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understanding joint stereo

Discussion in 'Audio' started by windin, Aug 29, 2004.

  1. windin

    windin Member

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    I am rather new to the concept of joint stereo (only just found out what it probably means). As I understand it, the data that is different between the two channels is put into a side channel while the (usually much larger) information that is common to left and right channels goes into a "main" channel. Proponents of joint stereo say that in compression, this makes a higher absolute error on the side channel, but a lower proportionate error than with stereo compression, because the data size is much less. They then say the absolute and proportionate error with the common track information is much less than with stereo, because far more resources are devoted to it, so it follows that unless left and right channels are completely dissimilar, joint stereo must give a closer approximation of the original file, and with a smaller file size than stereo when decompressed into left and right channels again

    The main difference I can personally tend to hear in joint stereo compared to stereo is not in the stereo separation but in a less bass orientated equalisation. There is also some greater transparency, which may partly be as a result of lighter bass. Of course this could be merely the implementation of joint stereo in the editors I use.

    My point in writing this is that the joint stereo proponents suggest the Lame MP3 encoder should always be used to compress with joint stereo, not stereo. Other lossy formats which might seem better than MP3 (AAC , MPC ...) don't seem to offer joint stereo options in the encoders I have come across. Is joint stereo yesterday's issue now?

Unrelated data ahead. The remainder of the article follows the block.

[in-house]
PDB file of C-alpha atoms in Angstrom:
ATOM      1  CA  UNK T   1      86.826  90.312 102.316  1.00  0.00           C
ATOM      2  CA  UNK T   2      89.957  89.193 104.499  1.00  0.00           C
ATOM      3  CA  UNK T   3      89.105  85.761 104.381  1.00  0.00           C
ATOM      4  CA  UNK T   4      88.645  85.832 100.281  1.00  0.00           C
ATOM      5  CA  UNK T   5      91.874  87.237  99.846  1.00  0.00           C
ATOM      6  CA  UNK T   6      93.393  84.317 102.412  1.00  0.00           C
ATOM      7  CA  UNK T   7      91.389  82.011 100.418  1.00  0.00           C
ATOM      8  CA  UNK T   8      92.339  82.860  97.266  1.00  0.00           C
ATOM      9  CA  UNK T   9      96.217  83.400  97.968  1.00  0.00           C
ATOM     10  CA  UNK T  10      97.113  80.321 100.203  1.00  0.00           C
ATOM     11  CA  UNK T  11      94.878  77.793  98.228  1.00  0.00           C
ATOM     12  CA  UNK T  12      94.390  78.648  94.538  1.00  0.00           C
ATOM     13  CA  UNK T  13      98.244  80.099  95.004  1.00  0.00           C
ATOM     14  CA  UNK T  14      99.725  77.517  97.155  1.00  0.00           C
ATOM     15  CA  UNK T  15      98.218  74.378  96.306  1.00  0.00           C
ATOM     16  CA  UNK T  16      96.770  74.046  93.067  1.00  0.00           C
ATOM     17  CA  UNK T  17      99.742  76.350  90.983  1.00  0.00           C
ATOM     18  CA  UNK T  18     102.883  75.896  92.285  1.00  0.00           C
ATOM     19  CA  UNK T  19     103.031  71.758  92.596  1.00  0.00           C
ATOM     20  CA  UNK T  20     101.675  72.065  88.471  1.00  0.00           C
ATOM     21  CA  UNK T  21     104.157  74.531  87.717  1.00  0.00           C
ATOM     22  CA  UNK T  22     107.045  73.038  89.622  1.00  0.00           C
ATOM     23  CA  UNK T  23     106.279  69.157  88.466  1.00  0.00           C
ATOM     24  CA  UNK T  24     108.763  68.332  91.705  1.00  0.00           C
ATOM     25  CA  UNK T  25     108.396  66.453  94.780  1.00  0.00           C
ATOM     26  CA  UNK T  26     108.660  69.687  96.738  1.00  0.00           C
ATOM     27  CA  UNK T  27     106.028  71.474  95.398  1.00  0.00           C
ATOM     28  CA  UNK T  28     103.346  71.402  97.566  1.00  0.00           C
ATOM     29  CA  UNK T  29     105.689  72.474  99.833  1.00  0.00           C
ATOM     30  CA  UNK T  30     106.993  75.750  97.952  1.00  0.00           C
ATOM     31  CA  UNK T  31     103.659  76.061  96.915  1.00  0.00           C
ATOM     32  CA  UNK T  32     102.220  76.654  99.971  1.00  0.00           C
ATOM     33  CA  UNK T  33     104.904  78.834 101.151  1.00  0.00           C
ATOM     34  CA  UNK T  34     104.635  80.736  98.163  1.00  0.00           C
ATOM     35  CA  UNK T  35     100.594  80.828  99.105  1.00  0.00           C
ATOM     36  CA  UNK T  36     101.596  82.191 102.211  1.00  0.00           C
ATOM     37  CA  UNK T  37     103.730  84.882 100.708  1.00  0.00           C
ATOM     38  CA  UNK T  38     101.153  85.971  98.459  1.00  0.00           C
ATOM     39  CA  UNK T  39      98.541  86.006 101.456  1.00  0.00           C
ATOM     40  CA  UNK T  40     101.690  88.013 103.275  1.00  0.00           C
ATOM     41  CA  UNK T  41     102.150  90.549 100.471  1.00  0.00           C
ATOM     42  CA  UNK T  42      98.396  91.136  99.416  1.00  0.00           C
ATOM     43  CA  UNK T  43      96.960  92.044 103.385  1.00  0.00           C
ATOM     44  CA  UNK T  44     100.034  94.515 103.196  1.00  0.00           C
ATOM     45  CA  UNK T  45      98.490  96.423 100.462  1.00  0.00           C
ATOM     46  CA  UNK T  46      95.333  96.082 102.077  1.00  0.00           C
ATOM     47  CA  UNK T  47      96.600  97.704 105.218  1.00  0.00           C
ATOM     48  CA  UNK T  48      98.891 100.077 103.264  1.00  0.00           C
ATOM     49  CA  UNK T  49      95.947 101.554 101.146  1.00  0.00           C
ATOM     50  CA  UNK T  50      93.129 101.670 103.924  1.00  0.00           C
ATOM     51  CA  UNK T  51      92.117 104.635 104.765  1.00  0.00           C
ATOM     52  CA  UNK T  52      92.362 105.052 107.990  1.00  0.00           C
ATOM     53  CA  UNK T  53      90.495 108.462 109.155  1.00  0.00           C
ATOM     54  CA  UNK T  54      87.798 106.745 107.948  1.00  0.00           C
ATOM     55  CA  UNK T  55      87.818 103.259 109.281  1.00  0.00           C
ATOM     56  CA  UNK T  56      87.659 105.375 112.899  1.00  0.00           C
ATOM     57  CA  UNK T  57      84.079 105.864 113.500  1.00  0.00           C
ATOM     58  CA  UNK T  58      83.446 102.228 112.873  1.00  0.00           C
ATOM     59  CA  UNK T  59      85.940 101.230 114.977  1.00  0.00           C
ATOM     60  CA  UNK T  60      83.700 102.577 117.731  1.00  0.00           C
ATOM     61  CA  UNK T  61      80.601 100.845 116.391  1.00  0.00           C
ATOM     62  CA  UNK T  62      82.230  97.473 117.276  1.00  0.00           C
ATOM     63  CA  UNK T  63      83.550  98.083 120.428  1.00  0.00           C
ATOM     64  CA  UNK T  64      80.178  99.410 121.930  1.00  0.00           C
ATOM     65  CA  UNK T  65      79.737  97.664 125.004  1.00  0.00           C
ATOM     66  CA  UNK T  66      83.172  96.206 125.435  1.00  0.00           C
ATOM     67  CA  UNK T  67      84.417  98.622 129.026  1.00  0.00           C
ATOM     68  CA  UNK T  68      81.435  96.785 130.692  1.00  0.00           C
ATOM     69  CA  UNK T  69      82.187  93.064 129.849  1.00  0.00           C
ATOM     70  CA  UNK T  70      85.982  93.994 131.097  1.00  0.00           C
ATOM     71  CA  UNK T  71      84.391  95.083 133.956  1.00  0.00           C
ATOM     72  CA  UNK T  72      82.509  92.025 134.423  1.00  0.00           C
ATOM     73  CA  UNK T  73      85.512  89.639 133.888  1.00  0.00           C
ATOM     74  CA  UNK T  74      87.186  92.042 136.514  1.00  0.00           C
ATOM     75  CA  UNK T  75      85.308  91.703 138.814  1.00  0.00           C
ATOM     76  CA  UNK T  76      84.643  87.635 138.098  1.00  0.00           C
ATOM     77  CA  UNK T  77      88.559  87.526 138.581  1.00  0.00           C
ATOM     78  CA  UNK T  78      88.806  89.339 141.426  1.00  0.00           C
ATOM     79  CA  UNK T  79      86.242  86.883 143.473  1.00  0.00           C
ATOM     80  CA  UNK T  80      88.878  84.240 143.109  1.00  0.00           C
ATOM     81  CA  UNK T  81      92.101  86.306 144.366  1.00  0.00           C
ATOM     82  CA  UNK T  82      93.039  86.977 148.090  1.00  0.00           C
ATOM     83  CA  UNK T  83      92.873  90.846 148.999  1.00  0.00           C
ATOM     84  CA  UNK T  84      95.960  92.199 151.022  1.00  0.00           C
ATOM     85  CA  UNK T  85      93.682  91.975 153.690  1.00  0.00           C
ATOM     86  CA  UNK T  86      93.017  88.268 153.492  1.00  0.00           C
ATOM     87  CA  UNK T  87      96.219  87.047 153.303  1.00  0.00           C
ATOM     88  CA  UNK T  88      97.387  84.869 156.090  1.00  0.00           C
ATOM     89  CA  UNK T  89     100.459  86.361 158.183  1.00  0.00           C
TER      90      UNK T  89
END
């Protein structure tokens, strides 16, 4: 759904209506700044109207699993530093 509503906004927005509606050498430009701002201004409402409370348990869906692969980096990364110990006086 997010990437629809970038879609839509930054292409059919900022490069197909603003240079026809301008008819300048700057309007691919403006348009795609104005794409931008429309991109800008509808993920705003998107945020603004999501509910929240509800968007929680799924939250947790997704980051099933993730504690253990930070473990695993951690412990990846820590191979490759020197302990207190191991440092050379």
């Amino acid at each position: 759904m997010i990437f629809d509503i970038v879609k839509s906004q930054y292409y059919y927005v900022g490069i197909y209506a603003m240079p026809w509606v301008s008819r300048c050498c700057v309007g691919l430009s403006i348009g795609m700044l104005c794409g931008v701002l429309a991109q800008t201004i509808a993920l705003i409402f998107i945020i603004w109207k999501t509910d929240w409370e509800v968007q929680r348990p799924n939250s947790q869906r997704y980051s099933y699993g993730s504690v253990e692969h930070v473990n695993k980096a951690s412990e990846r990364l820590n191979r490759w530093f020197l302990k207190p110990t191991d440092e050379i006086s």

2. djscoop

    djscoop Active member

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    i'm not sure about other audio formats, but joint stereo is pretty much the norm for mp3s. if you use stereo, there is more compression because a seperate right and left channel is created, whereas j.s. takes the frequencies that appear on both channels and make it one, so it only has to compress on channel instead of two for every frequency. a much bigger issue is using VBR mode, to allow maximum compression and the least loss of quality possible. if you are converting cds to mp3s just use this guide using eac and lame...it makes the best sounding mp3s i've heard yet.

    http://www.afterdawn.com/guides/archive/mydeneaclame.cfm
     
  3. windin

    windin Member

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    Thanks for the link which I will look at. However having compared VBR to CBR I really prefer CBR. I like classical and a little very soft rock and so seem to sense the loss of detail with VBR in the quiet music which nominally you *might* think needs less resources applied to it.
     

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